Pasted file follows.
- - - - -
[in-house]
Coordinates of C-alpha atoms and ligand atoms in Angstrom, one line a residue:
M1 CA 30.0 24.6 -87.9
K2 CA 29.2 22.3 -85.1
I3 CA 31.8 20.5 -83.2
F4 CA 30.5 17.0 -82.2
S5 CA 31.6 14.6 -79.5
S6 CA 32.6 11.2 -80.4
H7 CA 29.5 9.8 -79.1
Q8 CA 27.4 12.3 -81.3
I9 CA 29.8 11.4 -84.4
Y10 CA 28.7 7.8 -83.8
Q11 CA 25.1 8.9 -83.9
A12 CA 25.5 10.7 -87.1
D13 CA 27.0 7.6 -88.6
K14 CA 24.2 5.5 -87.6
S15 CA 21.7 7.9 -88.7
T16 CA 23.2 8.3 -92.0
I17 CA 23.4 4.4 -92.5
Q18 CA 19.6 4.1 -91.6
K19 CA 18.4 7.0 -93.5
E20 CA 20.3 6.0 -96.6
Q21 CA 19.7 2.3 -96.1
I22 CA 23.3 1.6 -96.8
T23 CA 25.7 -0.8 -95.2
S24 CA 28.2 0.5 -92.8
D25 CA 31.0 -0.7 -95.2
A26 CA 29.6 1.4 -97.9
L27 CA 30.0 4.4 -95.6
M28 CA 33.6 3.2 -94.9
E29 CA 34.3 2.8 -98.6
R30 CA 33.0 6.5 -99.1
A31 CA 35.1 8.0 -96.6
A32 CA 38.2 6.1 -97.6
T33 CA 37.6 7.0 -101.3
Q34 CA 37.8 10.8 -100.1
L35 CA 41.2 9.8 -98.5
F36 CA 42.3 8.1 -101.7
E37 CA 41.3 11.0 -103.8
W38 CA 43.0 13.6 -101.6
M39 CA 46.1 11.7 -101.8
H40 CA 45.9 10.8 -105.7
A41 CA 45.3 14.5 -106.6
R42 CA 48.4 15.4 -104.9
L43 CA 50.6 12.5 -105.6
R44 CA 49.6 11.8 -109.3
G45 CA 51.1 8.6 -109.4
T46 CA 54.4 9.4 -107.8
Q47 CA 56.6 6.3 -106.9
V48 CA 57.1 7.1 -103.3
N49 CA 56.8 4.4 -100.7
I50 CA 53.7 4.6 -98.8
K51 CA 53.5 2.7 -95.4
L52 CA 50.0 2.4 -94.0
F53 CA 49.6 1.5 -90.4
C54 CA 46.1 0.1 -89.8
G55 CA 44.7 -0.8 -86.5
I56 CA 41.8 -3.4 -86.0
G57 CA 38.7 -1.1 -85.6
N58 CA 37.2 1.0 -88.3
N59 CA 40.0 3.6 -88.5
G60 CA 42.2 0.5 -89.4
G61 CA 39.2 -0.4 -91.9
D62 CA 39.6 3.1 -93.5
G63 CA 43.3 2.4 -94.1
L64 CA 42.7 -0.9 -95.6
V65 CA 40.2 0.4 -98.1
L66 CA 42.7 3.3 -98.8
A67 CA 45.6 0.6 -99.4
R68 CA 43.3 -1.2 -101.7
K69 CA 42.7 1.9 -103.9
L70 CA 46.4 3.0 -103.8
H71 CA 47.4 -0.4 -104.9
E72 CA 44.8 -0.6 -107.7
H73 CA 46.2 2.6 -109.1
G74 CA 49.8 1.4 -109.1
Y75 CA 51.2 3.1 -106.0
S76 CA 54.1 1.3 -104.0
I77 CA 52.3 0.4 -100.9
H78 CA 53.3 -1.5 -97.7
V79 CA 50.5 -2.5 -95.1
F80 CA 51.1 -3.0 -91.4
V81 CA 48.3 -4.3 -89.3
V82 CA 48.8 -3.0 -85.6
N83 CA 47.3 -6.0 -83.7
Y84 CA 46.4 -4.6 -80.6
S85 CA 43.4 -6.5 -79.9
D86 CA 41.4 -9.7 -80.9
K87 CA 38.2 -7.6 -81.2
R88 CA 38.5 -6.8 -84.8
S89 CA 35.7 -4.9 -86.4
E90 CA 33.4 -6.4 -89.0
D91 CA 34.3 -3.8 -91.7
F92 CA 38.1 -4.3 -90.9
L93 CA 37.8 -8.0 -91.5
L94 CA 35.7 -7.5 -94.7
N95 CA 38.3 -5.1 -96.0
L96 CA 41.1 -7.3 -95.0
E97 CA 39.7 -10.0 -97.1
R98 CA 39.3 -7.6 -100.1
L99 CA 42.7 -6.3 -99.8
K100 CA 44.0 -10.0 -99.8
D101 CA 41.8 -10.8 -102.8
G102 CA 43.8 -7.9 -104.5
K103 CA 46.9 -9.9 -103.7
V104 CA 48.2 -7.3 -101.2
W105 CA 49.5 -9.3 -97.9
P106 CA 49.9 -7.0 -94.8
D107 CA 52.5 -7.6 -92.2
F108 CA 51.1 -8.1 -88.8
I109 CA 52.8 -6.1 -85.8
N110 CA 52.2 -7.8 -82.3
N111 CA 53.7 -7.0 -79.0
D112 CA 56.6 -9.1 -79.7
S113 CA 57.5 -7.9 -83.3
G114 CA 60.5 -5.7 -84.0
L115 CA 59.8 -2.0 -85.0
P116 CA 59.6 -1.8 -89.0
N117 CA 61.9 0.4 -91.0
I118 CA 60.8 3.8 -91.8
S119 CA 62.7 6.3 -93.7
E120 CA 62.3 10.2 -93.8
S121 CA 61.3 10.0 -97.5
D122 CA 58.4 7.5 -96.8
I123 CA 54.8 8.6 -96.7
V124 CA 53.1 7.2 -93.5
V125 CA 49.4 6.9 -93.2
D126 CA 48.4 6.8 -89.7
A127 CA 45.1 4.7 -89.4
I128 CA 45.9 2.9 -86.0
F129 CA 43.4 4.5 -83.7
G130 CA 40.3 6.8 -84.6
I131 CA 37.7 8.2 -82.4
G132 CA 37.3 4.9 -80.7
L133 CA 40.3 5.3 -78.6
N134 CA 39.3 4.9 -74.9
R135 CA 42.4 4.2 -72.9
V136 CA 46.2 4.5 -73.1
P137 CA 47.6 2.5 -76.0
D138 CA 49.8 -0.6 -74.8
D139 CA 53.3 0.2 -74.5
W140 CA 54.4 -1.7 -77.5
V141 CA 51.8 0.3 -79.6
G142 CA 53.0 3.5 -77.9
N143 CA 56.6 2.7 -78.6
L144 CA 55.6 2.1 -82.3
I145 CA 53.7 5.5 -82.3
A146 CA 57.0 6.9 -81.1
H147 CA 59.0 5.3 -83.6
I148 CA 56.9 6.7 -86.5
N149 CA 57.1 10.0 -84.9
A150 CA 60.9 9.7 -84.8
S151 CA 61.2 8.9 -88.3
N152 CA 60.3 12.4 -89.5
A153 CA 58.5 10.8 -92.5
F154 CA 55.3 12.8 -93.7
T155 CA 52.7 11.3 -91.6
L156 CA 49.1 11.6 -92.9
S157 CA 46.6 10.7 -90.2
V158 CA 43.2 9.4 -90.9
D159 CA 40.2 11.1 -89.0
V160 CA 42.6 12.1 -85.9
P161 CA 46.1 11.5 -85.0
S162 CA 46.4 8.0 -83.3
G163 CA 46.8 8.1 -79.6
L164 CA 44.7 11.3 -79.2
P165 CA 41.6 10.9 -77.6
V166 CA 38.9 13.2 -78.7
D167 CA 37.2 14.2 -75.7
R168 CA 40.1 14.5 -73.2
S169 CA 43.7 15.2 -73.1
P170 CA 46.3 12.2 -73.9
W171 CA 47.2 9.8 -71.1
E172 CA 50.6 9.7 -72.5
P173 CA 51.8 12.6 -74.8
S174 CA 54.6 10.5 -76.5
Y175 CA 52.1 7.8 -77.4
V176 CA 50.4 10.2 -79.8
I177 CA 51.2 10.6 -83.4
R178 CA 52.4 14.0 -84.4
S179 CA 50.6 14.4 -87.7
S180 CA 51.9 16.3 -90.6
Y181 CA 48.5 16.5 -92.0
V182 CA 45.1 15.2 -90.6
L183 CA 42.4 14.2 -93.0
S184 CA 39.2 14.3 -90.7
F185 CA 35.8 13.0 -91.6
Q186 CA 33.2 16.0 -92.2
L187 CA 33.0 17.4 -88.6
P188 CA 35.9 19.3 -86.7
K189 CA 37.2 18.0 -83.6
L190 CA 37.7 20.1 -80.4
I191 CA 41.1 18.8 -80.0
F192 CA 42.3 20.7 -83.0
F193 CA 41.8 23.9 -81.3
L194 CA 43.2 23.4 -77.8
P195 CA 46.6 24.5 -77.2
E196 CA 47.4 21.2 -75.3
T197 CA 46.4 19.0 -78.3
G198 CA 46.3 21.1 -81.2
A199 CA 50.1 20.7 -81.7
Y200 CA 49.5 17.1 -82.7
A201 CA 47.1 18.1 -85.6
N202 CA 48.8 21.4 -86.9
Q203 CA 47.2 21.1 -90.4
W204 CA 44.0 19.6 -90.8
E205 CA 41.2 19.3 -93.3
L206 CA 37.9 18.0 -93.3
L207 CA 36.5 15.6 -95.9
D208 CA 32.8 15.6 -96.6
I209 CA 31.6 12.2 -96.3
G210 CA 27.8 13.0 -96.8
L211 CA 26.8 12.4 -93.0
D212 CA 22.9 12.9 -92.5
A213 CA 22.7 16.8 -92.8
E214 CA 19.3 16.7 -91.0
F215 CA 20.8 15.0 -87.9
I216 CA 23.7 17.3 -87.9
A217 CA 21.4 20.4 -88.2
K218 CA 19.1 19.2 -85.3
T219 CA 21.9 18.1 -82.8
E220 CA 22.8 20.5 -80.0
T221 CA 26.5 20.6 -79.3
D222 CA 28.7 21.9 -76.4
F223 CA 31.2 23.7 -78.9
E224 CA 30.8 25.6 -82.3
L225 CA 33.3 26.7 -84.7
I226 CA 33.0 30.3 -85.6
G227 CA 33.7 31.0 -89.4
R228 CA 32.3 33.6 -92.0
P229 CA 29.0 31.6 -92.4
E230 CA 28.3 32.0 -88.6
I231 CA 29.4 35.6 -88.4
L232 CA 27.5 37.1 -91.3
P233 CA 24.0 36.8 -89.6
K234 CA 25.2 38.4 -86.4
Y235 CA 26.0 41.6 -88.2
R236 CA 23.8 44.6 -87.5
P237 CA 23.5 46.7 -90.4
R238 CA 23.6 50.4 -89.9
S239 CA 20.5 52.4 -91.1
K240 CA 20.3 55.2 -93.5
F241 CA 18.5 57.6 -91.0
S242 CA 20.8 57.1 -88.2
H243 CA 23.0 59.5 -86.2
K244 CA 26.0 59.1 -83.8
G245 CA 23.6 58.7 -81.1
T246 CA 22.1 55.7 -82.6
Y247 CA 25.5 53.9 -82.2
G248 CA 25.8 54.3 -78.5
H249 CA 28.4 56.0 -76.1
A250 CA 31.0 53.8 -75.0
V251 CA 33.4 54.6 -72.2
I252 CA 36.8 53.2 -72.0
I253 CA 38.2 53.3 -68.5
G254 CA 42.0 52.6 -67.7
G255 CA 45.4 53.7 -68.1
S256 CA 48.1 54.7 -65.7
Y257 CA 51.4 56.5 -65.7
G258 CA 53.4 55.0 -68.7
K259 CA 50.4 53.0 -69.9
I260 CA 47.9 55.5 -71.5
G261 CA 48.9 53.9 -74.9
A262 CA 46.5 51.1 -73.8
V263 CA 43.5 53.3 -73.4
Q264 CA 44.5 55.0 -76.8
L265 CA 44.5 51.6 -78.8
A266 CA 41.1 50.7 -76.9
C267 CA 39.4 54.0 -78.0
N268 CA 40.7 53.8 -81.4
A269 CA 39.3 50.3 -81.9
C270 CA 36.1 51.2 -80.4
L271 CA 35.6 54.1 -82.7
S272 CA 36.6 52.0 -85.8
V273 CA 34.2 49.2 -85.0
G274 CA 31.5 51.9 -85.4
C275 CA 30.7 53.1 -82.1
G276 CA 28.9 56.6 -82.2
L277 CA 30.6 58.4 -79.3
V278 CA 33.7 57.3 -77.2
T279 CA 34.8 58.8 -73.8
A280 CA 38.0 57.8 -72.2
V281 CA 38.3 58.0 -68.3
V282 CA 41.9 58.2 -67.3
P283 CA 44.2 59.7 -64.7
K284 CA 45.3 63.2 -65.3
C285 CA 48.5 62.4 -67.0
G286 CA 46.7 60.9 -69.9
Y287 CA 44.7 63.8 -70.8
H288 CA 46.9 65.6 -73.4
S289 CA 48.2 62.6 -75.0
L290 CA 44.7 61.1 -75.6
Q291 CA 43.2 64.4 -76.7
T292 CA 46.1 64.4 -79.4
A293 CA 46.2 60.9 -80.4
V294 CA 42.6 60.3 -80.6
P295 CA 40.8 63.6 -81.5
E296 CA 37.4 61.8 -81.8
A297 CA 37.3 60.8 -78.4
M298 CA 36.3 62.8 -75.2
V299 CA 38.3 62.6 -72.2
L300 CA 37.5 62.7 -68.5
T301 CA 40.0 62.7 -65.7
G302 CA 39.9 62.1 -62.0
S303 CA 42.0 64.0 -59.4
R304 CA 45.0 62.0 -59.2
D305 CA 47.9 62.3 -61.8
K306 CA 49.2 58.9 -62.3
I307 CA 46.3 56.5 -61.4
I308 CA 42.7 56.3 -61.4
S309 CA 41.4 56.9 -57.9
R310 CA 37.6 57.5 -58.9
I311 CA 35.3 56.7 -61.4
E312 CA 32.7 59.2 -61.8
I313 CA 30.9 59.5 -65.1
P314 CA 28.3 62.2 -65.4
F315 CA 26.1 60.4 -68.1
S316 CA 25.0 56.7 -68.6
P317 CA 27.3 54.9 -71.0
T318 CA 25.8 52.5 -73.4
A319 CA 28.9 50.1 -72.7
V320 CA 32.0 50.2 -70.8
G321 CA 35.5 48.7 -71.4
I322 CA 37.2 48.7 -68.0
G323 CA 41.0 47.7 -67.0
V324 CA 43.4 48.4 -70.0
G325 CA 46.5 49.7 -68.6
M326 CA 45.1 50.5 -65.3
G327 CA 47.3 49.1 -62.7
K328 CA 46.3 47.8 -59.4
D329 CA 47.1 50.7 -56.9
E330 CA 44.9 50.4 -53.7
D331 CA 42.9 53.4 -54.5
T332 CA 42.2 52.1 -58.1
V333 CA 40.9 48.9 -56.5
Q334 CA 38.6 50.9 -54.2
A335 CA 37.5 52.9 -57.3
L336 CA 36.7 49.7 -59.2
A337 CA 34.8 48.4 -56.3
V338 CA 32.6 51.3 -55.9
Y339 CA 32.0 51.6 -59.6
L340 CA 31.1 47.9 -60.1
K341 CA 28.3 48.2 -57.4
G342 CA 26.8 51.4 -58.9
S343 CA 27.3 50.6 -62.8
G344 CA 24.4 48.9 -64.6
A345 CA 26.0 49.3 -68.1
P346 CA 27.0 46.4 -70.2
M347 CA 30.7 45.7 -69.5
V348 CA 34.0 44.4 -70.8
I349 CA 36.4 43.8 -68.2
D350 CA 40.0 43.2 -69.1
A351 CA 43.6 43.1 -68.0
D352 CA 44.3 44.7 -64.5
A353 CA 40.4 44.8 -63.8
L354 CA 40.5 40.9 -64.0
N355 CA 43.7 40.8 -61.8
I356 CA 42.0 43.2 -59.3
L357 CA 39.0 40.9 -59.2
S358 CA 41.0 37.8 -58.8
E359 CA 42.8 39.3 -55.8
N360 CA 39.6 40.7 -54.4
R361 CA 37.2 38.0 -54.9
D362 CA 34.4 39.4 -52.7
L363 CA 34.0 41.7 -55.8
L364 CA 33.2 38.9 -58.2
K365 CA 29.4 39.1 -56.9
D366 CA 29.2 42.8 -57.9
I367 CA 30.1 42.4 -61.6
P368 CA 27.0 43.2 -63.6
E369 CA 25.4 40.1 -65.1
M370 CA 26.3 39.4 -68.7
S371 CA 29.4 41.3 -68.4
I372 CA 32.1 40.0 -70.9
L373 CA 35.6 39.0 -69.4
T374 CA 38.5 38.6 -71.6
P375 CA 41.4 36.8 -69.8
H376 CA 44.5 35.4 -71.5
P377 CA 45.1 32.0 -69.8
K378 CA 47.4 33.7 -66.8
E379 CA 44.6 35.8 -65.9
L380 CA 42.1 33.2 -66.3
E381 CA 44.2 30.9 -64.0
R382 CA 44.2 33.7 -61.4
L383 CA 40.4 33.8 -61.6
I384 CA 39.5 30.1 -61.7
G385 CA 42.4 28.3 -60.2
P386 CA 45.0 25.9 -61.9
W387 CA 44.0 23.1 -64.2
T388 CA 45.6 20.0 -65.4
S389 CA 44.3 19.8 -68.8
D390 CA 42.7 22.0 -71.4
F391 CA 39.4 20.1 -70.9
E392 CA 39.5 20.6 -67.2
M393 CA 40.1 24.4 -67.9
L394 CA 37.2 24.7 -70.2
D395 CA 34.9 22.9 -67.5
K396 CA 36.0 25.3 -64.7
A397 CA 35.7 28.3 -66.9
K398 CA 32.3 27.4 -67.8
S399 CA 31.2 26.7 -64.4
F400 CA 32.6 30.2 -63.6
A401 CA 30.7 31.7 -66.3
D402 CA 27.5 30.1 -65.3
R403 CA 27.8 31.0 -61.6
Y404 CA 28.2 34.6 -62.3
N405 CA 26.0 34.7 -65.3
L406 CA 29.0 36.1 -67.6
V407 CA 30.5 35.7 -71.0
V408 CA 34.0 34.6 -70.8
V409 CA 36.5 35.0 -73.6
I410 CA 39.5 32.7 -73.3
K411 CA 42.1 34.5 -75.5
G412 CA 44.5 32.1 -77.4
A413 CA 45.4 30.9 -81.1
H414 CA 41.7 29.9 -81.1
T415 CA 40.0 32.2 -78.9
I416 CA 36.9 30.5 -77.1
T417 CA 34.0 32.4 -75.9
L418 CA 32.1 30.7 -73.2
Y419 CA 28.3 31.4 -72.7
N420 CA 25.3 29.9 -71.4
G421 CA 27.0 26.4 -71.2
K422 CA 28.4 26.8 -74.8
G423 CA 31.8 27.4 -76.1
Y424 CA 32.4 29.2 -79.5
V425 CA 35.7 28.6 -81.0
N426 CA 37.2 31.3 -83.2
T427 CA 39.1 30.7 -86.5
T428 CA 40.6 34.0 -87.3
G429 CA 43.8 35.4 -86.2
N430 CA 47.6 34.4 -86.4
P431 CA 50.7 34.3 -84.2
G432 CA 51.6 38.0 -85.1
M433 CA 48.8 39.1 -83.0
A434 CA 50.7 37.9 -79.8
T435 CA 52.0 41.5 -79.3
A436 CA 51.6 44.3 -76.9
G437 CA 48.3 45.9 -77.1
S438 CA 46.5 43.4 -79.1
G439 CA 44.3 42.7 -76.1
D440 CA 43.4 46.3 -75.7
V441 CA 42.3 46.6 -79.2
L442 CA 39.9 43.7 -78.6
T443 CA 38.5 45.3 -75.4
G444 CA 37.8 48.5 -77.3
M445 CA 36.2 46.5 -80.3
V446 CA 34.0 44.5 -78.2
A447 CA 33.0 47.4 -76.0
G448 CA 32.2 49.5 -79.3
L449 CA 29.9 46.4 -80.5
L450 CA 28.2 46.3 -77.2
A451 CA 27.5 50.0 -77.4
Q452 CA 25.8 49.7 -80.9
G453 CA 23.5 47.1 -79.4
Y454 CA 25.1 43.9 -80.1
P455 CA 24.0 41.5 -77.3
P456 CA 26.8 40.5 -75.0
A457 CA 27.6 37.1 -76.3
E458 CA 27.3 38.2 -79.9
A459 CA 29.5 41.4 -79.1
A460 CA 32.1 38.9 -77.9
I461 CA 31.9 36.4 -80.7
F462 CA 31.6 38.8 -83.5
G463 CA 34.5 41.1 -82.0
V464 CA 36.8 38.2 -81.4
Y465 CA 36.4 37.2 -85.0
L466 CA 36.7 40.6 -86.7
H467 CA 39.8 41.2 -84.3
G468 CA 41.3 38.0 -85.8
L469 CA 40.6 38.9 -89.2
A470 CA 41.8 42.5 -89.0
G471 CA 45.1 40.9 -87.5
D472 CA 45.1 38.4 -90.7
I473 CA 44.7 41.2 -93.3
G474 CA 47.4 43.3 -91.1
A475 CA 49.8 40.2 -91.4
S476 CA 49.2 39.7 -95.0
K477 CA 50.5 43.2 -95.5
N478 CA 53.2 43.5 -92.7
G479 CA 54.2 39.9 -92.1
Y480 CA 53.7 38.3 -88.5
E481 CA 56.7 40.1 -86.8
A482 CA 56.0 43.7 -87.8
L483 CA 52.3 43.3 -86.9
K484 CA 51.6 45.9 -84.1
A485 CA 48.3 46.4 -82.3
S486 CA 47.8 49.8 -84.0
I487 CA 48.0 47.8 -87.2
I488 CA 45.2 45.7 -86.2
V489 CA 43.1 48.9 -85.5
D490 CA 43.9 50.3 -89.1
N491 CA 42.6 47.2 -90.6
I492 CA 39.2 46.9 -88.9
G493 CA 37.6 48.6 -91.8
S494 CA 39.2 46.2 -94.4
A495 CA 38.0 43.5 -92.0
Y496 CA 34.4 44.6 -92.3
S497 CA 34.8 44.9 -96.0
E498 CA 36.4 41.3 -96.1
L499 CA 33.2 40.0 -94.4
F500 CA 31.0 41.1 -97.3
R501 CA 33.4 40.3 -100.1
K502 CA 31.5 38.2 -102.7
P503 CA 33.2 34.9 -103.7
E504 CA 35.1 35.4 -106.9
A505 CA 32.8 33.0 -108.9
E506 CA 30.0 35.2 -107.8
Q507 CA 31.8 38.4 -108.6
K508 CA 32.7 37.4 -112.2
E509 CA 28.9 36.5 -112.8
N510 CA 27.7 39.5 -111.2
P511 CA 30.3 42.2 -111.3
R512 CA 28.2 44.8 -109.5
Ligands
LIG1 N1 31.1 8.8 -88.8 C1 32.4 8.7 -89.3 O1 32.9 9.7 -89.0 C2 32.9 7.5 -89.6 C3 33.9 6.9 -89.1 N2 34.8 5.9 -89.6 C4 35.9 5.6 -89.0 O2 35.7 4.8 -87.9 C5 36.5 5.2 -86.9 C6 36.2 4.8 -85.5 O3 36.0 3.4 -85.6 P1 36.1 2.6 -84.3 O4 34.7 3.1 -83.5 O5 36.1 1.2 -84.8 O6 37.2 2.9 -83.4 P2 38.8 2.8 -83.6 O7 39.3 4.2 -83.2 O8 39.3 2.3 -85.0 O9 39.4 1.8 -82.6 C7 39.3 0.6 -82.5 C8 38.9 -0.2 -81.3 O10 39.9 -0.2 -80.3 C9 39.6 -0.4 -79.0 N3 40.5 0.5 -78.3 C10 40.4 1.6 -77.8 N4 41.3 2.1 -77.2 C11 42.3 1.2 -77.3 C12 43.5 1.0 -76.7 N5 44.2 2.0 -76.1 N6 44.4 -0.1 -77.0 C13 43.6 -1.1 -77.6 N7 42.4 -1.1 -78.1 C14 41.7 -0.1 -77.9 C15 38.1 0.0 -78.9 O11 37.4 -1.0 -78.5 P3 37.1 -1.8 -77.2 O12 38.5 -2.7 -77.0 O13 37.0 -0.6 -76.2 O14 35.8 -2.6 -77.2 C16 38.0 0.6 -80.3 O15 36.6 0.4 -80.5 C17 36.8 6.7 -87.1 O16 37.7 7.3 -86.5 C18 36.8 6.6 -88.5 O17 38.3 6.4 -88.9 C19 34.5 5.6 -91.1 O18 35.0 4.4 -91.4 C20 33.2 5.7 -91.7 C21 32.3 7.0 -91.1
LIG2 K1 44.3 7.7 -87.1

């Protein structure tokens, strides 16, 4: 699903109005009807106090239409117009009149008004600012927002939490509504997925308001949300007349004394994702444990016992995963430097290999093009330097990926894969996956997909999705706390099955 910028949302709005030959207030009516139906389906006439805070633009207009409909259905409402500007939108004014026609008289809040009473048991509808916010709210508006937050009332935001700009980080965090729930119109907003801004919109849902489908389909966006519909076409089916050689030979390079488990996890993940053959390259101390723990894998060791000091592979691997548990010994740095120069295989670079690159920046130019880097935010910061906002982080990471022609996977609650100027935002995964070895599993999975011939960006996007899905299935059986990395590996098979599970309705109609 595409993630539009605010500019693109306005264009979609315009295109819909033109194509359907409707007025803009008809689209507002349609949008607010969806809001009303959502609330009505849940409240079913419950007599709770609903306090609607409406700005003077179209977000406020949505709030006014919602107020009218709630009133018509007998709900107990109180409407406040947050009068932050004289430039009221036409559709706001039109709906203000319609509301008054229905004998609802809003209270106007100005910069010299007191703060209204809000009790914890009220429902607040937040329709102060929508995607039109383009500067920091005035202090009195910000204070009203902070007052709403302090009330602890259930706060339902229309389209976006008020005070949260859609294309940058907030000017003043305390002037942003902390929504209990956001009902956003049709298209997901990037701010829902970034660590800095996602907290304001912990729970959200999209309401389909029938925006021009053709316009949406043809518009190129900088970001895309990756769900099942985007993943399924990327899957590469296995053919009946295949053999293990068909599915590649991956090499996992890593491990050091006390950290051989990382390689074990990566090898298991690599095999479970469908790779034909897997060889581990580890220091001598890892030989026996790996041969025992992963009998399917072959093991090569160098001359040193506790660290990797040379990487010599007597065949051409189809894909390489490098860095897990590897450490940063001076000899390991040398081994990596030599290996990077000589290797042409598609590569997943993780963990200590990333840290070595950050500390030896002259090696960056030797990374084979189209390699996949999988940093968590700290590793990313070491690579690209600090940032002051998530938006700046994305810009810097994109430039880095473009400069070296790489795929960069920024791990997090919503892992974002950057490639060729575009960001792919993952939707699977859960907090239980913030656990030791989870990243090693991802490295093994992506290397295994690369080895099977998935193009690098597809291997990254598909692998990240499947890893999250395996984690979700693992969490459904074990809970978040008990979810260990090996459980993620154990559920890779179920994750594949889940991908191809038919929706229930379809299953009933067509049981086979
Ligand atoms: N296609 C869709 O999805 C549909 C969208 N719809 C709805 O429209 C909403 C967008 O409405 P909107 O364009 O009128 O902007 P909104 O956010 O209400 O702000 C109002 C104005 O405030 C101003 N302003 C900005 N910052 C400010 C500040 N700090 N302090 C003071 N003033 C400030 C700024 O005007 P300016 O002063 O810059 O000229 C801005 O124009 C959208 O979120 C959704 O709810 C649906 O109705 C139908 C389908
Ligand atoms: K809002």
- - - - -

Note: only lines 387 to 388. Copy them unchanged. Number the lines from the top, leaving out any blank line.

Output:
G385 CA 42.4 28.3 -60.2
P386 CA 45.0 25.9 -61.9